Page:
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The Hare And The Tortoise And Other Tales From Aesop

Not A Wooden Performance Anywhere

 moving marionette company


The enduring tradition and reputation of Movingstage Marionette Company, more popularly known as the Puppet Theatre Barge, founded by Gren Middleton and Juliet Rogers, and moored at Little Venice, is further enhanced by the engaging production of  The Hare And The Tortoise, and six other Aesop fables. The enormous repertoire of the company, now in its 34th year, features   captivating marionettes and staging by Middleton and Roberts.

Although The Hare And The Tortoise tops the bill, The Lion And The Fox, The Spider And The Gnat,  The Goat And The Fox and others are constantly absorbing, entertaining, and believable. Pleasingly narrated, with touches of wisdom, by Rudolph Walker, the puppets, wonderfully carved by producer, Gren Middleton, and manipulated with brilliant skill, humour and warmth, by Bea Pentney, Adrien Alexandre-Allin and Sian Kidd, held the audience aged 1-71 in their thrall. The pantomime-like responses from the younger members of the audience added to the pleasure of the moment. The puppeteers were aided and abetted by actors Louise Middleton and Robert Humphreys (who also directed) completing the entertaining vocal cast. Together they all brought personality and individuality to each puppet and their relationships with each other.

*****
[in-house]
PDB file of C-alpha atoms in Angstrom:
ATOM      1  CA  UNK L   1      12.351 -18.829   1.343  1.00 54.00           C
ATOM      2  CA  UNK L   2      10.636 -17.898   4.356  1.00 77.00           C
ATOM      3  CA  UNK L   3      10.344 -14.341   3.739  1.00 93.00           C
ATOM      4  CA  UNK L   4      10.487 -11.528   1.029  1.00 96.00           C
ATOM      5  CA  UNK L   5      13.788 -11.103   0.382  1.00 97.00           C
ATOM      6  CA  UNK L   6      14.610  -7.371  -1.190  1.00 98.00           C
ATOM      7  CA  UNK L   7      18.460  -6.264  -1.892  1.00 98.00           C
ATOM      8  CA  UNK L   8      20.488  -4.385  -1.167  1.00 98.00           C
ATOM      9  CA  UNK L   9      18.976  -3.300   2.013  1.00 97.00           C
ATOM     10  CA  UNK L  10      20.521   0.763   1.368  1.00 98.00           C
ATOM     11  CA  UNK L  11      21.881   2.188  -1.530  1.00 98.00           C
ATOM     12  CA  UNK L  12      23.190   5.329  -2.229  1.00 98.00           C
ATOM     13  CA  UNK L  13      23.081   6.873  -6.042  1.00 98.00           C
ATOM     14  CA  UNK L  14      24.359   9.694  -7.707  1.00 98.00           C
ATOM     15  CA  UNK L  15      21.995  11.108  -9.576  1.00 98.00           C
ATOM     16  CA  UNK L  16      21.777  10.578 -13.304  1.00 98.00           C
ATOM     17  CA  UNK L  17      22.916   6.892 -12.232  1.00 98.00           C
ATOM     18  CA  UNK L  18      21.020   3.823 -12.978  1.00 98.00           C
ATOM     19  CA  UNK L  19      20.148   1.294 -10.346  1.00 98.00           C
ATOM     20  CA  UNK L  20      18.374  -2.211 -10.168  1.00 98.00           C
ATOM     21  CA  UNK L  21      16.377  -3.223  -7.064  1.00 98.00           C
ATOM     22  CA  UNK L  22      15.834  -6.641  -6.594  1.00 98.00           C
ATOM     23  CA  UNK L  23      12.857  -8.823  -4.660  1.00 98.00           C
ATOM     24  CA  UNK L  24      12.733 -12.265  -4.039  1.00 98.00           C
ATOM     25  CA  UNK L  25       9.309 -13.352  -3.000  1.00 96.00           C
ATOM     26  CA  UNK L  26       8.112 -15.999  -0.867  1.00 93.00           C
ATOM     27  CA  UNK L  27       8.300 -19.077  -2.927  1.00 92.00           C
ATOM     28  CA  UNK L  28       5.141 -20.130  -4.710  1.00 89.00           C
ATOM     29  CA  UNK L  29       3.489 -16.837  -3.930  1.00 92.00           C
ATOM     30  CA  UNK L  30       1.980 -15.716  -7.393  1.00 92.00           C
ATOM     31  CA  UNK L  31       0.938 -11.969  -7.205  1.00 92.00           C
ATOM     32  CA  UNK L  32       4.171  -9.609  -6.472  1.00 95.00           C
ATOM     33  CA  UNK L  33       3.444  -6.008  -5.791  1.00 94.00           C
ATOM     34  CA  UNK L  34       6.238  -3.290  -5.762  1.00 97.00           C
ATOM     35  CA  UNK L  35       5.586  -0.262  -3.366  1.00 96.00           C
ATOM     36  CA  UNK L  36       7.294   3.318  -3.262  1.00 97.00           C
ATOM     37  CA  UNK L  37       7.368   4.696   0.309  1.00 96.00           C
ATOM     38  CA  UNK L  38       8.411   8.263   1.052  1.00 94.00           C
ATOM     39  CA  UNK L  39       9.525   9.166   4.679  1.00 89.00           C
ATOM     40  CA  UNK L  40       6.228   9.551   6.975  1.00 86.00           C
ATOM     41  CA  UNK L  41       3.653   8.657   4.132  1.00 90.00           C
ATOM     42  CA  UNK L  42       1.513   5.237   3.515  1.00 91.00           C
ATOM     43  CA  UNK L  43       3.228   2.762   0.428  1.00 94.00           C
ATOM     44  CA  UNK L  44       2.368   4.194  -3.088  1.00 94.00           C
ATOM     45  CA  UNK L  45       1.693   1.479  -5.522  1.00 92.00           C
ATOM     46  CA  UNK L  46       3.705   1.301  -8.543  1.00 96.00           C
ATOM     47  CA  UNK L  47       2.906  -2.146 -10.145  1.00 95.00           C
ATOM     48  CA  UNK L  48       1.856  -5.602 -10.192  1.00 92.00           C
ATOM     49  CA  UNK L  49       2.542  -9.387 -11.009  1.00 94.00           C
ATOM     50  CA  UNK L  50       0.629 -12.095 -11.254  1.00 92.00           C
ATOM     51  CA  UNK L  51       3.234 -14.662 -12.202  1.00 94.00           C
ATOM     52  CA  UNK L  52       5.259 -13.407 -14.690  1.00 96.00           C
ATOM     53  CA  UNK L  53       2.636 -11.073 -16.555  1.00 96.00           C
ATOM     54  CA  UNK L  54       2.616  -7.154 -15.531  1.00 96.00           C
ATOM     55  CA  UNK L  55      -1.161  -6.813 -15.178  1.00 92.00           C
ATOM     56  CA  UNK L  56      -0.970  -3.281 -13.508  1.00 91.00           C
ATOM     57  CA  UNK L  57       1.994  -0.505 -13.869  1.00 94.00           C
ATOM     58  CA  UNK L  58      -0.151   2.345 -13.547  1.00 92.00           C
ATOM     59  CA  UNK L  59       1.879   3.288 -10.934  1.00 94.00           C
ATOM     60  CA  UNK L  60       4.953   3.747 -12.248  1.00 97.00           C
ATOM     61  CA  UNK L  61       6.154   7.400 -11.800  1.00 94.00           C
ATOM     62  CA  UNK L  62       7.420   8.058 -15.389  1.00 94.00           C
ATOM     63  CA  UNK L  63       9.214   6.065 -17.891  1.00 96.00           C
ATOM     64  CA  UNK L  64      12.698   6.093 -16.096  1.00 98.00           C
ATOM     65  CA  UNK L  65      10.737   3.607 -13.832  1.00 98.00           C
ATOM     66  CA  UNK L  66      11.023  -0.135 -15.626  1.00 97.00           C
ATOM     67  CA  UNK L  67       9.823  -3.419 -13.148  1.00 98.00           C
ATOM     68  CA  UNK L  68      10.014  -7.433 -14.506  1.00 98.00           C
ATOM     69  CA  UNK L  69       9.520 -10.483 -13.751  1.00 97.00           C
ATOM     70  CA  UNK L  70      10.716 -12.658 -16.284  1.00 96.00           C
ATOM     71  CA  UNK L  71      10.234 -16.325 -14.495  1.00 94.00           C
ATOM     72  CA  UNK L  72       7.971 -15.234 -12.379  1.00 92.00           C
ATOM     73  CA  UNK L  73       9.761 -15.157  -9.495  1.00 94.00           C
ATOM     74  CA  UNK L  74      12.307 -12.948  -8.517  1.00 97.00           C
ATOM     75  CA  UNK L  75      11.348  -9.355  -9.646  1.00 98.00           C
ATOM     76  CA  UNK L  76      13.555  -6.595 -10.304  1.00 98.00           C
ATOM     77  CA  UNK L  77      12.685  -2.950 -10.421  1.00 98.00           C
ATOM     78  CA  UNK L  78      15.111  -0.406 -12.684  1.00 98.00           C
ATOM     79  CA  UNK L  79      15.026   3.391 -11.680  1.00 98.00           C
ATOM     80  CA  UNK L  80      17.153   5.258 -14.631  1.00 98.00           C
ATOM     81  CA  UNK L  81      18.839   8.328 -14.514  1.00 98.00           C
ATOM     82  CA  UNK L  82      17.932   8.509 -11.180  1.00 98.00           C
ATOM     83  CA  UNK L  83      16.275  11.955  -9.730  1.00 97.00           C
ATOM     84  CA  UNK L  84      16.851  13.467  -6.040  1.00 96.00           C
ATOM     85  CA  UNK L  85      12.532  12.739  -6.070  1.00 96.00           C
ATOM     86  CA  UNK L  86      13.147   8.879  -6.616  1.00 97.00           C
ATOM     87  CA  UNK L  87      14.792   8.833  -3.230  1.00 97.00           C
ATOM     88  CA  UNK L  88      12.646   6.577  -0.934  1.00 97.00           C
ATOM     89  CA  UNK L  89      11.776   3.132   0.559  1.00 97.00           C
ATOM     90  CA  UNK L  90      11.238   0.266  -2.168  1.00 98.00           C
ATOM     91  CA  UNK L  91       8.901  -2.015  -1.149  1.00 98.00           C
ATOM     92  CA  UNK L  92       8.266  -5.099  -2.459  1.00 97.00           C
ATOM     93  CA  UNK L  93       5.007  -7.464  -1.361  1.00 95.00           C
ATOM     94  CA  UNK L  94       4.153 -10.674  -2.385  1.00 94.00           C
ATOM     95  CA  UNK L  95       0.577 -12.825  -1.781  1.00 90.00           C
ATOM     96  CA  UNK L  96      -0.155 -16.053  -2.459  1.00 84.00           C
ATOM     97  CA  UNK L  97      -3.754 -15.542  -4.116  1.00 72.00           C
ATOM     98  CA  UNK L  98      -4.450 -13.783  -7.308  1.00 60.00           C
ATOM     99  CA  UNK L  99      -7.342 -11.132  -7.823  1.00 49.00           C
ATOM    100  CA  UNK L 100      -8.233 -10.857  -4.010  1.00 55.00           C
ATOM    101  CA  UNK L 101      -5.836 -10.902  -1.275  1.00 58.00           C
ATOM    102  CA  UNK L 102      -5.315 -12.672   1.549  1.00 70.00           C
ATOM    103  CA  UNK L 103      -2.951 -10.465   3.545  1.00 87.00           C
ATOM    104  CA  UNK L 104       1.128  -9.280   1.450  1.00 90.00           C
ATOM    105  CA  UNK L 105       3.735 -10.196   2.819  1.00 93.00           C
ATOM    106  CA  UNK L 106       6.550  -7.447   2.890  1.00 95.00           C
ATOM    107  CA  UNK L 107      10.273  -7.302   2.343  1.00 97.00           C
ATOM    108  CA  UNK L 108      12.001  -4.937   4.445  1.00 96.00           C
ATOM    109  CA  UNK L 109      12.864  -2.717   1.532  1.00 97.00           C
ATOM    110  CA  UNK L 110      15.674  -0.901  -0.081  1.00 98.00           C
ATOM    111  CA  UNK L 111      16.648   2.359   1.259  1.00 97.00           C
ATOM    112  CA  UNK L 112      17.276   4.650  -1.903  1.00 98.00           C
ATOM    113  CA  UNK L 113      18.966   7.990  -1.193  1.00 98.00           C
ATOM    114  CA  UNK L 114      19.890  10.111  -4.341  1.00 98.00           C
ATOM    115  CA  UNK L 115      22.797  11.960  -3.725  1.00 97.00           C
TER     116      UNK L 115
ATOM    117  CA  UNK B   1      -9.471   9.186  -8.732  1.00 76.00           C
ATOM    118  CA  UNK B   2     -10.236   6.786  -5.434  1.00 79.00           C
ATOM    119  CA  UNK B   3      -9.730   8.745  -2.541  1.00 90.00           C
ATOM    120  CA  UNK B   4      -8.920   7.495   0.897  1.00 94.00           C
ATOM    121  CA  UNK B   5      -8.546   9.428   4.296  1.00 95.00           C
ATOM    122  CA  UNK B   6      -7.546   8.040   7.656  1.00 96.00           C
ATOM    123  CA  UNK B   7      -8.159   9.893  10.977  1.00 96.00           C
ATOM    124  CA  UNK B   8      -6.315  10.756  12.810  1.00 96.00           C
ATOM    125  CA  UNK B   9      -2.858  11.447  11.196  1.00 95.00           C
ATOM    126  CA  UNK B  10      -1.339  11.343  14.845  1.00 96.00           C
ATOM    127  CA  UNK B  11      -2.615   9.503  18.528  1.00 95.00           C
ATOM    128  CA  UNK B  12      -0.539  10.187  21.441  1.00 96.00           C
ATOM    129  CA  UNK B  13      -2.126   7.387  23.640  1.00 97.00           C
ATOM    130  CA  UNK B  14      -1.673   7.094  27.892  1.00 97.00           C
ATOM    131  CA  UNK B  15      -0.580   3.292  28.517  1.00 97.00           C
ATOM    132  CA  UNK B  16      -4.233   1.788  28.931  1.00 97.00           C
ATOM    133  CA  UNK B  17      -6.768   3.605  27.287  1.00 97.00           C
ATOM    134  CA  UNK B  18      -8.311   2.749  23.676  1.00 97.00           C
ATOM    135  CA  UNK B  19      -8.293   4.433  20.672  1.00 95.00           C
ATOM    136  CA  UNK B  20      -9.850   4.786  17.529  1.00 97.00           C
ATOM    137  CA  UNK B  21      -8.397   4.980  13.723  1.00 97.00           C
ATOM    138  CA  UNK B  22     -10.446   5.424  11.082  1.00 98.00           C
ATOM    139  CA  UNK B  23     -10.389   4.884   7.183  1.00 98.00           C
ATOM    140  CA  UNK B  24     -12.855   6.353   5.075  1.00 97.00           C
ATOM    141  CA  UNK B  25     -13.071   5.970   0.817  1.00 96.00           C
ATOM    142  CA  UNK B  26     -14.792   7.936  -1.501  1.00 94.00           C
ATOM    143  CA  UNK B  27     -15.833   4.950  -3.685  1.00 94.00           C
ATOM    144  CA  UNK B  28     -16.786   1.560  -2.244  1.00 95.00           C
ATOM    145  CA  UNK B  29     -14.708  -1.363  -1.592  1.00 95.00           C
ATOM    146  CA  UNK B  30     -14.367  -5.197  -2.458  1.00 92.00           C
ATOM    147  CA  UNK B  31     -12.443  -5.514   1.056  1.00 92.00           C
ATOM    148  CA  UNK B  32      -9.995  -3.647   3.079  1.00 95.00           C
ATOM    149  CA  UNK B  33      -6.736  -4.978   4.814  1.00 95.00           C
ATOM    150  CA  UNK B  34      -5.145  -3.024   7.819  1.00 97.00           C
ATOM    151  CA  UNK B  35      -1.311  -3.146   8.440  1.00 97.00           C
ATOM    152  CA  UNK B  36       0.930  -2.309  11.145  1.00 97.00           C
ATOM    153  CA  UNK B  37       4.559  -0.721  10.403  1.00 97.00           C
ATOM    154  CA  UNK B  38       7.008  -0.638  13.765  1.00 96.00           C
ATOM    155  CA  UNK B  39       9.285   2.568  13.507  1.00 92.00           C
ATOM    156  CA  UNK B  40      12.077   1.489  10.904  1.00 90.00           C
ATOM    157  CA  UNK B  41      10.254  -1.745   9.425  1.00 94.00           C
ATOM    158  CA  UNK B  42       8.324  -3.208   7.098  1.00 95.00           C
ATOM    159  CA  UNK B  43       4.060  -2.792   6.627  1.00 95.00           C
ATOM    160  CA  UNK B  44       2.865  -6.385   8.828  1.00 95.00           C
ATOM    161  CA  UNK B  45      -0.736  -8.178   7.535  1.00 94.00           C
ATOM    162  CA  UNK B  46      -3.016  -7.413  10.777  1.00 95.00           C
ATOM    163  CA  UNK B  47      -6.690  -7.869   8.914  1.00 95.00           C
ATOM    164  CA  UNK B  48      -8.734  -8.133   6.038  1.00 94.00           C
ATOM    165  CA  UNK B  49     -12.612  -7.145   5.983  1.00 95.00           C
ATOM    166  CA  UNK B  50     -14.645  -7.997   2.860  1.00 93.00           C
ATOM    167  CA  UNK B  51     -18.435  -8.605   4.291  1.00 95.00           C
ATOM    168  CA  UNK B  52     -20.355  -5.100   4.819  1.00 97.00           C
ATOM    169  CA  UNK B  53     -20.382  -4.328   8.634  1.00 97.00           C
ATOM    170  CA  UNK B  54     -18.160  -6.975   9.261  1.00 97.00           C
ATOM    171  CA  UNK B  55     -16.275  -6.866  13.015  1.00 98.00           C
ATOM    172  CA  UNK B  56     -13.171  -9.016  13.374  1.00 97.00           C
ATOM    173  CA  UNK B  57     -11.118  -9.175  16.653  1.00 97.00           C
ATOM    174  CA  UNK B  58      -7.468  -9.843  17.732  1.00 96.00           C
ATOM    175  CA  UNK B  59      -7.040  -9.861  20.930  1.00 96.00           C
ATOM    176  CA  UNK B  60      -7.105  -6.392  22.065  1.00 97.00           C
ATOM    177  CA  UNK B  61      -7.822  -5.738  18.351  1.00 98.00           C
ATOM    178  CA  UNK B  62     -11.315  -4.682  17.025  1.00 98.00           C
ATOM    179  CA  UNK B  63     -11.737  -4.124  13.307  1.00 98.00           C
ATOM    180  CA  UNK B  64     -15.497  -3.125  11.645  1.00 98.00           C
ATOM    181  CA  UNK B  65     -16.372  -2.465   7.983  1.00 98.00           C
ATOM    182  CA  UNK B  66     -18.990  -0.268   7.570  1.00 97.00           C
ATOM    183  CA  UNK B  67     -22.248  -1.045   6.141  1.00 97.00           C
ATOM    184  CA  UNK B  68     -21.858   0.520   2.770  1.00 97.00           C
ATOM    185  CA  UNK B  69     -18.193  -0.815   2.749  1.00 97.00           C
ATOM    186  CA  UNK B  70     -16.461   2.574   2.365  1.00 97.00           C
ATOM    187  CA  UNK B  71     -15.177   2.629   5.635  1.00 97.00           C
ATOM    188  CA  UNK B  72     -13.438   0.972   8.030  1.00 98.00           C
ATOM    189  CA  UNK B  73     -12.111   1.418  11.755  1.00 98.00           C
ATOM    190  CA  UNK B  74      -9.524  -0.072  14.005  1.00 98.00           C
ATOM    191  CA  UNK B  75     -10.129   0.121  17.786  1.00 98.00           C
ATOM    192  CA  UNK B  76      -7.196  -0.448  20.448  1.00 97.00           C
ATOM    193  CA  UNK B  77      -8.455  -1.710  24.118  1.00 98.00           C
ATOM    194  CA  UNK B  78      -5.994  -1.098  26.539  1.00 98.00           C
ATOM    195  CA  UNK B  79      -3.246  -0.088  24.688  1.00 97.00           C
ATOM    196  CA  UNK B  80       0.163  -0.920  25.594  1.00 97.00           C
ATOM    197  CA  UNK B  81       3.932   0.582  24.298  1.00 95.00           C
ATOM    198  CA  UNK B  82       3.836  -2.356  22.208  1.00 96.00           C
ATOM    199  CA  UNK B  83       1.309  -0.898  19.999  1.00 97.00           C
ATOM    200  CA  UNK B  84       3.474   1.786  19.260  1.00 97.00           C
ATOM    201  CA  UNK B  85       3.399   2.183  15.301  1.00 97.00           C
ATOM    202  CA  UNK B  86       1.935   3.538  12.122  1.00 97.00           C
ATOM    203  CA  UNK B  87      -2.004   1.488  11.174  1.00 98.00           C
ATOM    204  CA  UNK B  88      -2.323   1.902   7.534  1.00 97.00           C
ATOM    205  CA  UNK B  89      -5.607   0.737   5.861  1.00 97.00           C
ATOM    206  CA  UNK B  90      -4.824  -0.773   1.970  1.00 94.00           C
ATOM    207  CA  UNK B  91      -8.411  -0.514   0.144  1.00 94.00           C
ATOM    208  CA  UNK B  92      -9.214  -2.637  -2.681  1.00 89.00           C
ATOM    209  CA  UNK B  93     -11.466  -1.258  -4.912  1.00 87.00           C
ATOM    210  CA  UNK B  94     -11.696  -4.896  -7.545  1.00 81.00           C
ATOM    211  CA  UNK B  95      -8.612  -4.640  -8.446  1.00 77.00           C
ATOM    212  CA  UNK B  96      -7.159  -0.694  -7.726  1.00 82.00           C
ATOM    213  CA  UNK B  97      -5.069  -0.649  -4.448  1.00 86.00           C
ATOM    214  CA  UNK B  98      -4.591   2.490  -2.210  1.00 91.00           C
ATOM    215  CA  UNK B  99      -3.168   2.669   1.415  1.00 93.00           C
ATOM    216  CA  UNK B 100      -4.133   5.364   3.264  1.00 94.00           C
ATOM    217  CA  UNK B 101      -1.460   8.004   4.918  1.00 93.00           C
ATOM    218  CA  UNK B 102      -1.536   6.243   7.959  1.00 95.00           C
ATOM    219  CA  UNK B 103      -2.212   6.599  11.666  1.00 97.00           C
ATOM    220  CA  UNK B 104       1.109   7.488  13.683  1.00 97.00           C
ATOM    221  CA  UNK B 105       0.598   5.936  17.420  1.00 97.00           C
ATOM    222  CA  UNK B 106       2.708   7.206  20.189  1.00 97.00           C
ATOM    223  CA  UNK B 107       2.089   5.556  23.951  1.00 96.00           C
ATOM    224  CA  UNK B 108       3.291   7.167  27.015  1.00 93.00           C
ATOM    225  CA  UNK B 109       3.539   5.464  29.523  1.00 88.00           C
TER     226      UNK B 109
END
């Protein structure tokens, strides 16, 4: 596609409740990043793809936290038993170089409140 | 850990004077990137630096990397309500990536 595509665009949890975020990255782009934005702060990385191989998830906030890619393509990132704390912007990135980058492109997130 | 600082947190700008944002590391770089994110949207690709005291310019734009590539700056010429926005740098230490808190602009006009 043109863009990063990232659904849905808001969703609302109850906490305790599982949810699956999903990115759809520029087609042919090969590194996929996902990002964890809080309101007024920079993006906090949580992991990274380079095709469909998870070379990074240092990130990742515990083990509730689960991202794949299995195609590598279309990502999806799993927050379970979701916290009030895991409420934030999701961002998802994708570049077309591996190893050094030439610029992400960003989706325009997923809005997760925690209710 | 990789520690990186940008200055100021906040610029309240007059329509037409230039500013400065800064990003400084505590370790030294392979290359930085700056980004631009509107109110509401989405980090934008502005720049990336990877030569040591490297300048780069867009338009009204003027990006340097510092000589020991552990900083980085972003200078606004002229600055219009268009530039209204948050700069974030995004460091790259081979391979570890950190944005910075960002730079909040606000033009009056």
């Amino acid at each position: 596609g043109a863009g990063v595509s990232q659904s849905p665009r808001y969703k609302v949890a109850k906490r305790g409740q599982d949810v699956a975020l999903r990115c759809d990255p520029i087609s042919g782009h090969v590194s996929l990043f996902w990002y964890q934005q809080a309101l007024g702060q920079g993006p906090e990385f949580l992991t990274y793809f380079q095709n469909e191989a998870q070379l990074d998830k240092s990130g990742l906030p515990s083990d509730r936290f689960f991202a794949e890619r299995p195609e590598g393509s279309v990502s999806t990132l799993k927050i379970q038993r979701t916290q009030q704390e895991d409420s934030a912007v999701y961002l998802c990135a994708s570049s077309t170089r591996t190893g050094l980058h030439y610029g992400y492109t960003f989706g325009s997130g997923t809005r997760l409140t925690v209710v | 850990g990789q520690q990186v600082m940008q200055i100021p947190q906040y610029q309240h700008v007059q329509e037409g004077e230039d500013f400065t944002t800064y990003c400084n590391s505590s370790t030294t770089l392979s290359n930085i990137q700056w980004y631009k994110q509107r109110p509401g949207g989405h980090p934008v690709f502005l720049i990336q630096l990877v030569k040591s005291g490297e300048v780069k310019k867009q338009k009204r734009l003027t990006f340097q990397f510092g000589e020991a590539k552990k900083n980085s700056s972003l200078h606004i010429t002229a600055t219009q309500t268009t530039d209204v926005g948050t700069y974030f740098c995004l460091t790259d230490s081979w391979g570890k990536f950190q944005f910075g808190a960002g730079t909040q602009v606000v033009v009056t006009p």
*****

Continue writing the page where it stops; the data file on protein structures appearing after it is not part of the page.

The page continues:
Of course, it’s the puppets that carry the show, and they stole the hearts of the audience young and old, the team of puppeteers charmingly, beautifully manipulating the physical life of the creature-cast. Tiny, twitchy mice, solid, reliable tortoise, funny, quirky fox, buzzing gnat and spectacular monkey on the flying trapeze, and many more were enchanting. A delightful score by Rory Allam and picturesque back cloths by David Welsh and LWTV contributed to a most enjoyable hour. Of course, they were blessed with the evergreen tales of Aesop that have come down the ages. Some, but (a little disappointingly) not all the fables carried a moral.

Little known is the life behind the scenes, where the puppeteers are trained by the company and live in tiny cabins on board during this training. Long may the next generations of puppeteers be born. Their characters await them.

Now that the weather is warming, the perfect outing can be had for all the family.

Highly recommended

Saul Reichlin



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